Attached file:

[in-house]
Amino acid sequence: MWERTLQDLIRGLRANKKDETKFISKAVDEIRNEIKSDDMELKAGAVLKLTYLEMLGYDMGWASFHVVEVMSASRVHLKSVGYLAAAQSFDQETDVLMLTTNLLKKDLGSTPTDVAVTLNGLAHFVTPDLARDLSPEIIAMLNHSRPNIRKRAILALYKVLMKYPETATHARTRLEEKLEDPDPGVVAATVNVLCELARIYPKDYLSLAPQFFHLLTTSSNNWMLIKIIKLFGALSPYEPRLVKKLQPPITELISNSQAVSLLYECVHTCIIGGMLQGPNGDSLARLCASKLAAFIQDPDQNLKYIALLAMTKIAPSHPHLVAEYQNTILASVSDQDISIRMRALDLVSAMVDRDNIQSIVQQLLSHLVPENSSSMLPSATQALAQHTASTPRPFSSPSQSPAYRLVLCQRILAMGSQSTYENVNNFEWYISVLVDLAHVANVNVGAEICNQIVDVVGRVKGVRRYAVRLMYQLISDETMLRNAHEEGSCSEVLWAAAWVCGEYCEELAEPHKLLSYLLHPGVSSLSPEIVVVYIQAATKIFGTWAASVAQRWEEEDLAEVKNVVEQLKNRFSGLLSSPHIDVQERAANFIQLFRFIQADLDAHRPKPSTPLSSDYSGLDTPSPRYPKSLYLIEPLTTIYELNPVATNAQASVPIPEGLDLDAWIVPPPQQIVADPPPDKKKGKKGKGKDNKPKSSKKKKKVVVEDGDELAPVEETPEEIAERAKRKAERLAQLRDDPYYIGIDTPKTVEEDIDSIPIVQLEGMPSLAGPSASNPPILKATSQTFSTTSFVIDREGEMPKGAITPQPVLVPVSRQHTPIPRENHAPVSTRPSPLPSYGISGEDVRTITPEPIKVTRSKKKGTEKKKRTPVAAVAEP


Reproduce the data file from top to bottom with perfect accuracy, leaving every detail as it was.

[in-house]
Amino acid sequence: MWERTLQDLIRGLRANKKDETKFISKAVDEIRNEIKSDDMELKAGAVLKLTYLEMLGYDMGWASFHVVEVMSASRVHLKSVGYLAAAQSFDQETDVLMLTTNLLKKDLGSTPTDVAVTLNGLAHFVTPDLARDLSPEIIAMLNHSRPNIRKRAILALYKVLMKYPETATHARTRLEEKLEDPDPGVVAATVNVLCELARIYPKDYLSLAPQFFHLLTTSSNNWMLIKIIKLFGALSPYEPRLVKKLQPPITELISNSQAVSLLYECVHTCIIGGMLQGPNGDSLARLCASKLAAFIQDPDQNLKYIALLAMTKIAPSHPHLVAEYQNTILASVSDQDISIRMRALDLVSAMVDRDNIQSIVQQLLSHLVPENSSSMLPSATQALAQHTASTPRPFSSPSQSPAYRLVLCQRILAMGSQSTYENVNNFEWYISVLVDLAHVANVNVGAEICNQIVDVVGRVKGVRRYAVRLMYQLISDETMLRNAHEEGSCSEVLWAAAWVCGEYCEELAEPHKLLSYLLHPGVSSLSPEIVVVYIQAATKIFGTWAASVAQRWEEEDLAEVKNVVEQLKNRFSGLLSSPHIDVQERAANFIQLFRFIQADLDAHRPKPSTPLSSDYSGLDTPSPRYPKSLYLIEPLTTIYELNPVATNAQASVPIPEGLDLDAWIVPPPQQIVADPPPDKKKGKKGKGKDNKPKSSKKKKKVVVEDGDELAPVEETPEEIAERAKRKAERLAQLRDDPYYIGIDTPKTVEEDIDSIPIVQLEGMPSLAGPSASNPPILKATSQTFSTTSFVIDREGEMPKGAITPQPVLVPVSRQHTPIPRENHAPVSTRPSPLPSYGISGEDVRTITPEPIKVTRSKKKGTEKKKRTPVAAVAEP